Do you mean the period from 2003-2008?
the price of US agricultural land doubled in those 5 years

Today US farmland is slightly down
from the peak it reached in 2008

Farmland didn't lose as much as other real estate in 2009
and it has recovered some of the loss in the past year
PaxPerPoten
2011-06-12 05:48:50 UTC
Permalink
Post by Shall not be infringed
On Jun 10, 6:49 am, Shall not be infringed<hot-ham-and-
Post by Shall not be infringed
What has happened to the price of farm land?
Farm land is up.
Dan
Farm land is Waaaaay Up.
About $10 grand an acre for an entire farm. Small acreages are about $40
to $60 grand an acre. Doesn't make any difference whether good land or
bad. Cliff side acreages are outa site if they are zoned for building a
home on. Average farm size here is 1200 to 2000 acres and upwards. Guy
down the road farms 13,000 acres. Ted Turner has 70,000 acre buffalo
ranch a couple of hundred miles from here
--
It is hardly too strong to say that the Constitution was made to guard
the people against the dangers of good intentions. There are men in all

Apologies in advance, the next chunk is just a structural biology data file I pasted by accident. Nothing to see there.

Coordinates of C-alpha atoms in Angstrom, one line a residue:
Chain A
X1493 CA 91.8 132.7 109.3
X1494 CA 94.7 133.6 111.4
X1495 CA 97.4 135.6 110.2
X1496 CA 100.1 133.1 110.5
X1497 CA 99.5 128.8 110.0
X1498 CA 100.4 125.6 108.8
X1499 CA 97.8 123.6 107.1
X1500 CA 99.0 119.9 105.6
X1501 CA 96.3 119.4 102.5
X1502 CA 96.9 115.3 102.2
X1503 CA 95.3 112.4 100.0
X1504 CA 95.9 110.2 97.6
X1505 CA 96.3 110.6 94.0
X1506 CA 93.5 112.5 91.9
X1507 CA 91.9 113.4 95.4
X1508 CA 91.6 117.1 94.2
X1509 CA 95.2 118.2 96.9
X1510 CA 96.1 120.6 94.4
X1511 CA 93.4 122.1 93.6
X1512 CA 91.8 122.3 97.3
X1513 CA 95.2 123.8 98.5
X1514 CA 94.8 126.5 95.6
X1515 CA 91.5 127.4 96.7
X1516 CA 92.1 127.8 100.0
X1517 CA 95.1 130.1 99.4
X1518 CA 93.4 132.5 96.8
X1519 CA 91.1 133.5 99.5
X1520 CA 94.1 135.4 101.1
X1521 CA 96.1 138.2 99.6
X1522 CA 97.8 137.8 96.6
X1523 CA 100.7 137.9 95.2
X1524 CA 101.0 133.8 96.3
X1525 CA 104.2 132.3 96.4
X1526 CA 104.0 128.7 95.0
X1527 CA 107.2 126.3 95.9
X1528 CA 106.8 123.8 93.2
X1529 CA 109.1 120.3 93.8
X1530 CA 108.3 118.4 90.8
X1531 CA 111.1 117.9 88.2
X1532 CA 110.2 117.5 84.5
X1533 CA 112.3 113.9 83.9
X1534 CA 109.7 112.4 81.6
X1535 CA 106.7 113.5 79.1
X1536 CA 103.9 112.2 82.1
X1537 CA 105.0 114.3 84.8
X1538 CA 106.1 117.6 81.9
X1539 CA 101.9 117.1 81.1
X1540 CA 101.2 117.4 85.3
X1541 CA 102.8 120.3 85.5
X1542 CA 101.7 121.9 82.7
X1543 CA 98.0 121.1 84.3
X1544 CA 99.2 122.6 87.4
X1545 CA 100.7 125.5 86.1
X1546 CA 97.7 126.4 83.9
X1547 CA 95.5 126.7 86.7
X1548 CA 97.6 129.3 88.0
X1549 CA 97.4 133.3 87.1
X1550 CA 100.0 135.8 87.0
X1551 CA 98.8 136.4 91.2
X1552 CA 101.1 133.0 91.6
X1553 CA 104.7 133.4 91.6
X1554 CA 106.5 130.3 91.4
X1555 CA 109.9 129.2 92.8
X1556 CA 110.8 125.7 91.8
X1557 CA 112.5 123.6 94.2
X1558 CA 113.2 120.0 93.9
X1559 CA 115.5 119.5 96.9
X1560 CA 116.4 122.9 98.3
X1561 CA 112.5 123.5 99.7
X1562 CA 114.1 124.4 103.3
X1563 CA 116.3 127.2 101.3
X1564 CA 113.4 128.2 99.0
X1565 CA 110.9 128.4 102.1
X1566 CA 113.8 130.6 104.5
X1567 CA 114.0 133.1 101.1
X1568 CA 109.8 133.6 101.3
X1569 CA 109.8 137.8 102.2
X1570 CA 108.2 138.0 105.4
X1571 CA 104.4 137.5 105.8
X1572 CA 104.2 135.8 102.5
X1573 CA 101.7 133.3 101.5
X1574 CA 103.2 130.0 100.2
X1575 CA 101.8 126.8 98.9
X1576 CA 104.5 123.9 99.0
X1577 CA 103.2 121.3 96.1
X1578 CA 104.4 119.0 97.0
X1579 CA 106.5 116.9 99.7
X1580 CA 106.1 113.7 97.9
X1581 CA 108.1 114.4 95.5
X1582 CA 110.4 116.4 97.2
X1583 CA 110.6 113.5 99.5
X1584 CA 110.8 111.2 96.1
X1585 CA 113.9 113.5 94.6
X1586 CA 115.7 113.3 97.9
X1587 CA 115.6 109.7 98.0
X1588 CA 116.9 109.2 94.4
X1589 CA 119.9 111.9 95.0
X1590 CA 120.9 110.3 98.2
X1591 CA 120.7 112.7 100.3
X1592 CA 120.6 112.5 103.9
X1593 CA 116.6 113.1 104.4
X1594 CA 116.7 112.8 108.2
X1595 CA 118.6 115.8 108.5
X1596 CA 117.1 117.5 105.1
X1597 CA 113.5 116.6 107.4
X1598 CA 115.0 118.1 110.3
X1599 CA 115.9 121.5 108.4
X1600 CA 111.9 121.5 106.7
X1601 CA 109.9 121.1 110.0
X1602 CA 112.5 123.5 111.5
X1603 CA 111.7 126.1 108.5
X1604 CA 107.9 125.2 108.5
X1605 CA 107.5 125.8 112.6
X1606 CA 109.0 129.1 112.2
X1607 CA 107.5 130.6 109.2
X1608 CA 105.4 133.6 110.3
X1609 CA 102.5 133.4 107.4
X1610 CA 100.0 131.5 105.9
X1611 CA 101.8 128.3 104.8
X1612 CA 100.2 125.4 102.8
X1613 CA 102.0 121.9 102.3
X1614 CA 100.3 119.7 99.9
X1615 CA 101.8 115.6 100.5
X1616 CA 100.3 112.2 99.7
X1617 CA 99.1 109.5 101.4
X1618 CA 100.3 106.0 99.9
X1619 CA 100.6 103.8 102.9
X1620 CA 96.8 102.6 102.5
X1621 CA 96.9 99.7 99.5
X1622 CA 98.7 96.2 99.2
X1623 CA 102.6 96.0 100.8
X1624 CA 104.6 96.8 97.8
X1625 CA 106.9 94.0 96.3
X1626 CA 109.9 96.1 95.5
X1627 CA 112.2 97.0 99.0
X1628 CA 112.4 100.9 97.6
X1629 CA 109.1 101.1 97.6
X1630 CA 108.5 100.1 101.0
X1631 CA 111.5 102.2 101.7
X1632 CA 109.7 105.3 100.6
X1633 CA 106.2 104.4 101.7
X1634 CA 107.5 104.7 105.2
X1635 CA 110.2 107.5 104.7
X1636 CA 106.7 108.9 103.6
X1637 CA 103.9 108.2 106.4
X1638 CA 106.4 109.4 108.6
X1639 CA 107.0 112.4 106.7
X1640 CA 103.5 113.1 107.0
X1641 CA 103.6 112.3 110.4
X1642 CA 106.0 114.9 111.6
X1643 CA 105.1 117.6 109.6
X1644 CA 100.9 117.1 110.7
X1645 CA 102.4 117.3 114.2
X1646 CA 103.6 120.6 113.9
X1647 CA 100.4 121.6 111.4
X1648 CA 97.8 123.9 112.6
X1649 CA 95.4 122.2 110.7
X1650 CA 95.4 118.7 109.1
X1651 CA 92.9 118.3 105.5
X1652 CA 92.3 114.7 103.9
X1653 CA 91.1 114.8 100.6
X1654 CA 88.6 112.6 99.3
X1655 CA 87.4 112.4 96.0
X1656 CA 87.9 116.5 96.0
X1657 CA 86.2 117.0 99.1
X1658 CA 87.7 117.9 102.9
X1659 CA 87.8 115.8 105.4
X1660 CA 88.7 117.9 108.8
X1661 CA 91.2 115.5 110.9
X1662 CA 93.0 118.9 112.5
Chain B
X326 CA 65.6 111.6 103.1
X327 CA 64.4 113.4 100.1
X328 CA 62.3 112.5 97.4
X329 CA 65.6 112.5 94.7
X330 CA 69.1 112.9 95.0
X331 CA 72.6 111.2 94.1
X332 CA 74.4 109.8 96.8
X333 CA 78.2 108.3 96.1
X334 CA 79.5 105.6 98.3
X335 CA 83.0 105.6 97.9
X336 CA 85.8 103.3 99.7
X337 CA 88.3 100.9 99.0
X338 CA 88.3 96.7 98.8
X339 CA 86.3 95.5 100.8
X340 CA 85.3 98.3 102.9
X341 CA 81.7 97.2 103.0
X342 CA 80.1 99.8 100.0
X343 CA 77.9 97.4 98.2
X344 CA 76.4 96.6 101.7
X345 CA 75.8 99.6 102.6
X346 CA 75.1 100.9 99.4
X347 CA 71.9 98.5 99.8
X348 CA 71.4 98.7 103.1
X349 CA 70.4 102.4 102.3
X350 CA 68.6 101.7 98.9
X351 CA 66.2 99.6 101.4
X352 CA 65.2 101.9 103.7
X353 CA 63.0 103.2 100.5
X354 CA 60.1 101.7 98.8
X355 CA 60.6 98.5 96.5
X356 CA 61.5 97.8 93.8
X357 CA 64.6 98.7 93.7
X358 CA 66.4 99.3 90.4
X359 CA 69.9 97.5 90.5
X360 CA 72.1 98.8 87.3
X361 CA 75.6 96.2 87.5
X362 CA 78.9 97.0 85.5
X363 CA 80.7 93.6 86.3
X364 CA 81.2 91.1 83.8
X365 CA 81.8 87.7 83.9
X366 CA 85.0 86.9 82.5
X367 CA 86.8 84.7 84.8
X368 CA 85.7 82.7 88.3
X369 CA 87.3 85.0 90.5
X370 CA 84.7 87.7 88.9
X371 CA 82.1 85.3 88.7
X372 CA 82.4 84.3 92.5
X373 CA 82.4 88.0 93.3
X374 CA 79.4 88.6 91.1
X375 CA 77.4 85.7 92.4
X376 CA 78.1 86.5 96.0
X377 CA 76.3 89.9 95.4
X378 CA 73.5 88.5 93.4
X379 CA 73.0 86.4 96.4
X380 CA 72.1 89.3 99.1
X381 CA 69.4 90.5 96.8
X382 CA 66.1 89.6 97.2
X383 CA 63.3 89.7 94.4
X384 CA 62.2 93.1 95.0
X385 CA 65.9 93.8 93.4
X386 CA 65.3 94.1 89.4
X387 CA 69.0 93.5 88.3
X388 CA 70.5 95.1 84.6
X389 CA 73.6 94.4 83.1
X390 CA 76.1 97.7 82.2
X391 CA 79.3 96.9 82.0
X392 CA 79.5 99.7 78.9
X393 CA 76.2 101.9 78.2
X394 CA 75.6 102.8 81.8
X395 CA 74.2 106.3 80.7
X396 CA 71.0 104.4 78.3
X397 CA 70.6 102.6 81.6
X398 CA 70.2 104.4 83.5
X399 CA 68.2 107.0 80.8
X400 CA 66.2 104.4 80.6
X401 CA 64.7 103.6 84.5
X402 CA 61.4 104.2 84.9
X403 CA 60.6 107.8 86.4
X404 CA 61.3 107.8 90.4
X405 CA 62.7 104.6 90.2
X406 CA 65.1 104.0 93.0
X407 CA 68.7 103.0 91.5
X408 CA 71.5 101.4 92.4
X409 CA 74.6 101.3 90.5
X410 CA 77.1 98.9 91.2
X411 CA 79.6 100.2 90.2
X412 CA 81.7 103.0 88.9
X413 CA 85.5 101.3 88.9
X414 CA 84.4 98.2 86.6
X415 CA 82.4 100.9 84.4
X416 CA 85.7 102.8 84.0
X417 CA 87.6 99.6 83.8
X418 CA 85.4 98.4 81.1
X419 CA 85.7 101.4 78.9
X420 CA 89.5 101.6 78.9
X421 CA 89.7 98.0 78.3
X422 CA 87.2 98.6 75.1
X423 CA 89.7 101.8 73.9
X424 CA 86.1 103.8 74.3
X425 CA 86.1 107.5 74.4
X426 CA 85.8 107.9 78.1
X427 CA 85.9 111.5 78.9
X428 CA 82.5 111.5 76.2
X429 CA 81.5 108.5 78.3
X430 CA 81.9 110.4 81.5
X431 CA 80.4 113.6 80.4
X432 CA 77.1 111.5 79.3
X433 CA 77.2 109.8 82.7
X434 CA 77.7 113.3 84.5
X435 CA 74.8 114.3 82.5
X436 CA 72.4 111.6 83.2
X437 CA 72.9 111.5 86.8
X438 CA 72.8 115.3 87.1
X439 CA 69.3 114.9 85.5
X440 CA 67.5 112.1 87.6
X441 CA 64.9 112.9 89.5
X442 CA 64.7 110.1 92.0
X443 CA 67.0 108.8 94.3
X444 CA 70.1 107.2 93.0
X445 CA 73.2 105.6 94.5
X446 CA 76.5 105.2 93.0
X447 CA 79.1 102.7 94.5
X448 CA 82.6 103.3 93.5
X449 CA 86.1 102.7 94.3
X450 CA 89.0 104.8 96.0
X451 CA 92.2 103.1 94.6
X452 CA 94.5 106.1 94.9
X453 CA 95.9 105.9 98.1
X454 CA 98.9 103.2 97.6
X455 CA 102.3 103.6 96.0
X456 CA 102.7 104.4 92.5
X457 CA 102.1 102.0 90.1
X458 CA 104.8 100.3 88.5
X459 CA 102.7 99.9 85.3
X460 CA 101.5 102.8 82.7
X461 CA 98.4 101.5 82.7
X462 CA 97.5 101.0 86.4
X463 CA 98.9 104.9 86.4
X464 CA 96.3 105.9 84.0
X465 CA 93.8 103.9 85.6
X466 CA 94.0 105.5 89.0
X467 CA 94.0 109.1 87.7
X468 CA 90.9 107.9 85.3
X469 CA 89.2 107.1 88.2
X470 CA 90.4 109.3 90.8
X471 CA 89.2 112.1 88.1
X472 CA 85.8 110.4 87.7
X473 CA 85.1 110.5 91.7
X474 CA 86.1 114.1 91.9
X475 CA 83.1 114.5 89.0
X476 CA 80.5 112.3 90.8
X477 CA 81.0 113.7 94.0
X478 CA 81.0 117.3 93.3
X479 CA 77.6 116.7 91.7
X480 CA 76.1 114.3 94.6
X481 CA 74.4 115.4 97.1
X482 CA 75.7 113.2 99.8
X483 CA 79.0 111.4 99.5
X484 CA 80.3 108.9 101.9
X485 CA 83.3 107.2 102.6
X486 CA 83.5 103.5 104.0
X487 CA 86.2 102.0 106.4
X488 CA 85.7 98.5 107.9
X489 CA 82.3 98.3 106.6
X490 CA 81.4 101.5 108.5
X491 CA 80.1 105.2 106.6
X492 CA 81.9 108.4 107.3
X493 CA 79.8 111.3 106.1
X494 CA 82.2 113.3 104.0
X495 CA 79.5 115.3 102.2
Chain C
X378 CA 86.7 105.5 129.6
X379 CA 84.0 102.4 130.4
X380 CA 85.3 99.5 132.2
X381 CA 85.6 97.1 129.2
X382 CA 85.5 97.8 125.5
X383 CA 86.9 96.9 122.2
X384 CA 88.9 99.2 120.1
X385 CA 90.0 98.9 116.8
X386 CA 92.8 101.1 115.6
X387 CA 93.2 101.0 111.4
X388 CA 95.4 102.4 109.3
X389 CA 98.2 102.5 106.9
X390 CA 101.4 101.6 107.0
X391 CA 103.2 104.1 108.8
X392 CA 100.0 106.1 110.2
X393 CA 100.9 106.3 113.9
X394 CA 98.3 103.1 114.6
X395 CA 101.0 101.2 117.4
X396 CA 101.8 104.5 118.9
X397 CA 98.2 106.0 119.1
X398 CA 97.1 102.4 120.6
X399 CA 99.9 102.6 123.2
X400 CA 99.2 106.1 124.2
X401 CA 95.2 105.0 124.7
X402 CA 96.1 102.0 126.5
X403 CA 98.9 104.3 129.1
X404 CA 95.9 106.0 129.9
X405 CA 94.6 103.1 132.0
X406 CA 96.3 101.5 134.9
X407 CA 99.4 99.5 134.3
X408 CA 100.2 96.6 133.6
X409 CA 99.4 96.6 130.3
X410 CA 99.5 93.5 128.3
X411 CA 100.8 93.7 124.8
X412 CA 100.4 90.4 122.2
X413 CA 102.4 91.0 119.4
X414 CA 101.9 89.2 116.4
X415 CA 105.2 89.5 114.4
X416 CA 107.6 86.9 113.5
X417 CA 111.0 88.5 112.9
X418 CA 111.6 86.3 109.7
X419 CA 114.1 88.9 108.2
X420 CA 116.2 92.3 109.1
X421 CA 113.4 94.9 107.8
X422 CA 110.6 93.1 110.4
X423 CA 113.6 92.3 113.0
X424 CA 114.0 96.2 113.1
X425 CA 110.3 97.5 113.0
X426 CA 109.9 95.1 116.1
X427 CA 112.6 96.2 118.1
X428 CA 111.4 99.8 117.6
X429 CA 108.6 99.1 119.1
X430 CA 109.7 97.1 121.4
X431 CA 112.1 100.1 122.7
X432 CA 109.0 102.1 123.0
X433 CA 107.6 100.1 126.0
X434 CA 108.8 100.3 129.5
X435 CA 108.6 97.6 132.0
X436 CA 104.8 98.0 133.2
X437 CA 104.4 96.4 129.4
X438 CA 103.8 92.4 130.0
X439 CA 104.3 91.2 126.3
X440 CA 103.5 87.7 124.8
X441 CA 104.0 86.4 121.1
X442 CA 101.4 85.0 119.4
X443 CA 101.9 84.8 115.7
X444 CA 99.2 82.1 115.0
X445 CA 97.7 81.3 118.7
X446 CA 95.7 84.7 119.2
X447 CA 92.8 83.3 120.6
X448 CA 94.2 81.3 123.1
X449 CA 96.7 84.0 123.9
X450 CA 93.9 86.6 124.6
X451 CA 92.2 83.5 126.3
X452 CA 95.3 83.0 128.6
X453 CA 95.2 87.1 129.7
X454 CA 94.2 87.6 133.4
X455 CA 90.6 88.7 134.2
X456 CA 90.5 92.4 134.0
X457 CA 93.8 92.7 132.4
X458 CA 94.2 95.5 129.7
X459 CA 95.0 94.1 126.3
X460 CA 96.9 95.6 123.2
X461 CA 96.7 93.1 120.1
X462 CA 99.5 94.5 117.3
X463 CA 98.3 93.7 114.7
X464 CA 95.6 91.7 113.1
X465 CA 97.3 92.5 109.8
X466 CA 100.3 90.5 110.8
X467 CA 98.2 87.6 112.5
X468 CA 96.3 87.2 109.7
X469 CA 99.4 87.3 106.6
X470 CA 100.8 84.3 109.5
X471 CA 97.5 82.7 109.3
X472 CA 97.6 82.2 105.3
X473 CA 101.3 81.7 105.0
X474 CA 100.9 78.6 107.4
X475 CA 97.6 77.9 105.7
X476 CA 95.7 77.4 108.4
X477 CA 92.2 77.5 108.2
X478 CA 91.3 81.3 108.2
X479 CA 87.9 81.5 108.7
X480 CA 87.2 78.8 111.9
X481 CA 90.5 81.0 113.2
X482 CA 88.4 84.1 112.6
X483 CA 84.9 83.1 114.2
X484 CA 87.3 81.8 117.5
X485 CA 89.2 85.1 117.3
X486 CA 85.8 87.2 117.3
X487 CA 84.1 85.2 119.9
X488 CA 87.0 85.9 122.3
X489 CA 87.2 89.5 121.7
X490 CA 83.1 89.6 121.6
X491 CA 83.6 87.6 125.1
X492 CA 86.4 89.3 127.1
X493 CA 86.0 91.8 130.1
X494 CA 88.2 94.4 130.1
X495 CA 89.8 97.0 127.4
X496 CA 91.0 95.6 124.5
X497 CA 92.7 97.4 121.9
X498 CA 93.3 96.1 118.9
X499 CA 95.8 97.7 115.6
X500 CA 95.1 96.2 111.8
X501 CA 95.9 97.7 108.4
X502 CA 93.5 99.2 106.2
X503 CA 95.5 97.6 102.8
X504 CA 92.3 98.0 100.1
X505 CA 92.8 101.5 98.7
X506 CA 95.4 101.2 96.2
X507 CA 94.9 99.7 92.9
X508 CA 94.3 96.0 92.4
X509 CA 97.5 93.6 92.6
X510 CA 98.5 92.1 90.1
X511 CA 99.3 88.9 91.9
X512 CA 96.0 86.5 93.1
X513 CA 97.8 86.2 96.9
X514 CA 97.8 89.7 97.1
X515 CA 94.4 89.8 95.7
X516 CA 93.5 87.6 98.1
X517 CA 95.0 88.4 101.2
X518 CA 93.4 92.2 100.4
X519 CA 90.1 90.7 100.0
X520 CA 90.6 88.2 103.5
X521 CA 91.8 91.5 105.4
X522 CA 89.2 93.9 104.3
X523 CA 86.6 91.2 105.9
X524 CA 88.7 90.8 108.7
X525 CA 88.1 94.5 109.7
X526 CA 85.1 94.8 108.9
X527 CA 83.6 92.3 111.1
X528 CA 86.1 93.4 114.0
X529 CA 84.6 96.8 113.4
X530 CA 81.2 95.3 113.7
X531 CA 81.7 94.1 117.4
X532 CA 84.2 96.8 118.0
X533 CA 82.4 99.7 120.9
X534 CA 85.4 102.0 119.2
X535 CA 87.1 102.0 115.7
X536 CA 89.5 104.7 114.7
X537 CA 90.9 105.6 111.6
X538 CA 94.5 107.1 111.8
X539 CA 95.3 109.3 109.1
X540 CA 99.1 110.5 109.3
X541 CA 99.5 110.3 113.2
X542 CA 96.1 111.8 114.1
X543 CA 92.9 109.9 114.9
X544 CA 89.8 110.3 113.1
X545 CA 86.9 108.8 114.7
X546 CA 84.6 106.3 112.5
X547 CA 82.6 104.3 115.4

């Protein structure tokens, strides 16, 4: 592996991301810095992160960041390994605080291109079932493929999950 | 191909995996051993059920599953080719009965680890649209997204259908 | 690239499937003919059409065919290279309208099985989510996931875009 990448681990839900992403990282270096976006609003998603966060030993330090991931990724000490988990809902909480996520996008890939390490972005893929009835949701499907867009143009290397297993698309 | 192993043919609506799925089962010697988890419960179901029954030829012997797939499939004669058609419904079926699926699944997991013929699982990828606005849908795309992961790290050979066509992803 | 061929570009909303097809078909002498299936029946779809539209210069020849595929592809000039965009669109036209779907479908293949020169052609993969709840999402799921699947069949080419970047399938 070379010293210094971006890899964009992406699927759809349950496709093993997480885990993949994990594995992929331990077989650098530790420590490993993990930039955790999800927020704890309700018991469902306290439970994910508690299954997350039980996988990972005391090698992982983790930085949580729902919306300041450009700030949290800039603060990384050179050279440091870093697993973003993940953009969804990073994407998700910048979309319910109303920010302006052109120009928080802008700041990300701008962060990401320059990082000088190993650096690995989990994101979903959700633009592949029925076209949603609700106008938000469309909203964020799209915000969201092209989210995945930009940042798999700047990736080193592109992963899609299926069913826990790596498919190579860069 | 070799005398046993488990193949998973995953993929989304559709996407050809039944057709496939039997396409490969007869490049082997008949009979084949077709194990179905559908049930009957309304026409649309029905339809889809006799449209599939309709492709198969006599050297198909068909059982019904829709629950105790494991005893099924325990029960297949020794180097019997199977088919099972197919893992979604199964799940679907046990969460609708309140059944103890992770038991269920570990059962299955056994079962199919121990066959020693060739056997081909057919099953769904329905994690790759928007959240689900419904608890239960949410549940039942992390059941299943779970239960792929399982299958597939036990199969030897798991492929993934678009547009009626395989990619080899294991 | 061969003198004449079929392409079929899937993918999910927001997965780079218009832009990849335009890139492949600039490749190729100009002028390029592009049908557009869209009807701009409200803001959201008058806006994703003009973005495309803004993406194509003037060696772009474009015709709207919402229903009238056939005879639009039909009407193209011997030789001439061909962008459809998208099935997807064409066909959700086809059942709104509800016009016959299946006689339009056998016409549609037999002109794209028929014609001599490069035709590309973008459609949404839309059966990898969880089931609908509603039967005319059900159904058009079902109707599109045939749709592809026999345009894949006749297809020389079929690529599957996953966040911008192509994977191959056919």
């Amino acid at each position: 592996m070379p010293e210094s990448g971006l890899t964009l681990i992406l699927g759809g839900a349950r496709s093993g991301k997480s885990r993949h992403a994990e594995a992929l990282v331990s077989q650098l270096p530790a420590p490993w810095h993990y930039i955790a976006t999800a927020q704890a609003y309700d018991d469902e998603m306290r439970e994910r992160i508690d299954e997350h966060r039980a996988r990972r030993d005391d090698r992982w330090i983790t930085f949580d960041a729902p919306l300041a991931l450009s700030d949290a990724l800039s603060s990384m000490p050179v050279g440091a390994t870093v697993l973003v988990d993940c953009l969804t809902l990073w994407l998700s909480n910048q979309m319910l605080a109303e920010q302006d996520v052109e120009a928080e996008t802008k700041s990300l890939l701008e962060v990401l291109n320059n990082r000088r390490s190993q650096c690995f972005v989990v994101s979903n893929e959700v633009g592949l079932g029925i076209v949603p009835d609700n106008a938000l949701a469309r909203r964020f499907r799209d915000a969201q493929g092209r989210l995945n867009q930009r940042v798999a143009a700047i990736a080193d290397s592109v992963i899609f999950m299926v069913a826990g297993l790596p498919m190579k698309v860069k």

ages who mean to govern well, but *They mean to govern*. They promise to
be good masters, *but they mean to be masters*. Daniel Webster
Shall not be infringed
2011-06-13 22:36:24 UTC
Permalink
Post by PaxPerPoten
Post by Shall not be infringed
On Jun 10, 6:49 am, Shall not be infringed<hot-ham-and-
Post by Shall not be infringed
What has happened to the price of farm land?
Farm land is up.
                                Dan
Farm land is Waaaaay Up.
About $10 grand an acre for an entire farm. Small acreages are about $40
to $60 grand an acre. Doesn't make any difference whether good land or
bad. Cliff side acreages are outa site if they are zoned for building a
home on. Average farm size here is 1200 to 2000 acres and upwards. Guy
down the road farms 13,000 acres. Ted Turner has 70,000 acre buffalo
ranch a couple of hundred miles from here
Feeding the world can be lucrative. Holding GM stock... probably not.
pyotr filipivich
2011-06-12 04:11:49 UTC
Permalink
I missed the Staff Meeting but the Minutes record that
Post by d***@krl.org
On Jun 10, 6:49 am, Shall not be infringed <hot-ham-and-
Post by Shall not be infringed
What has happened to the price of farm land?
Farm land is up.
Because hedge funds (among others) are buying the farms. People
got to eat.

The real question is - is the "smart money" going to pull it off,
or are they going to get taken to the cleaners?
--
pyotr filipivich
Just when you think you see the light at the end of the tunnel,
you find out it's a 900lb gorilla with a flashlight!!
CaveLamb
2011-06-12 04:27:32 UTC
Permalink
Post by pyotr filipivich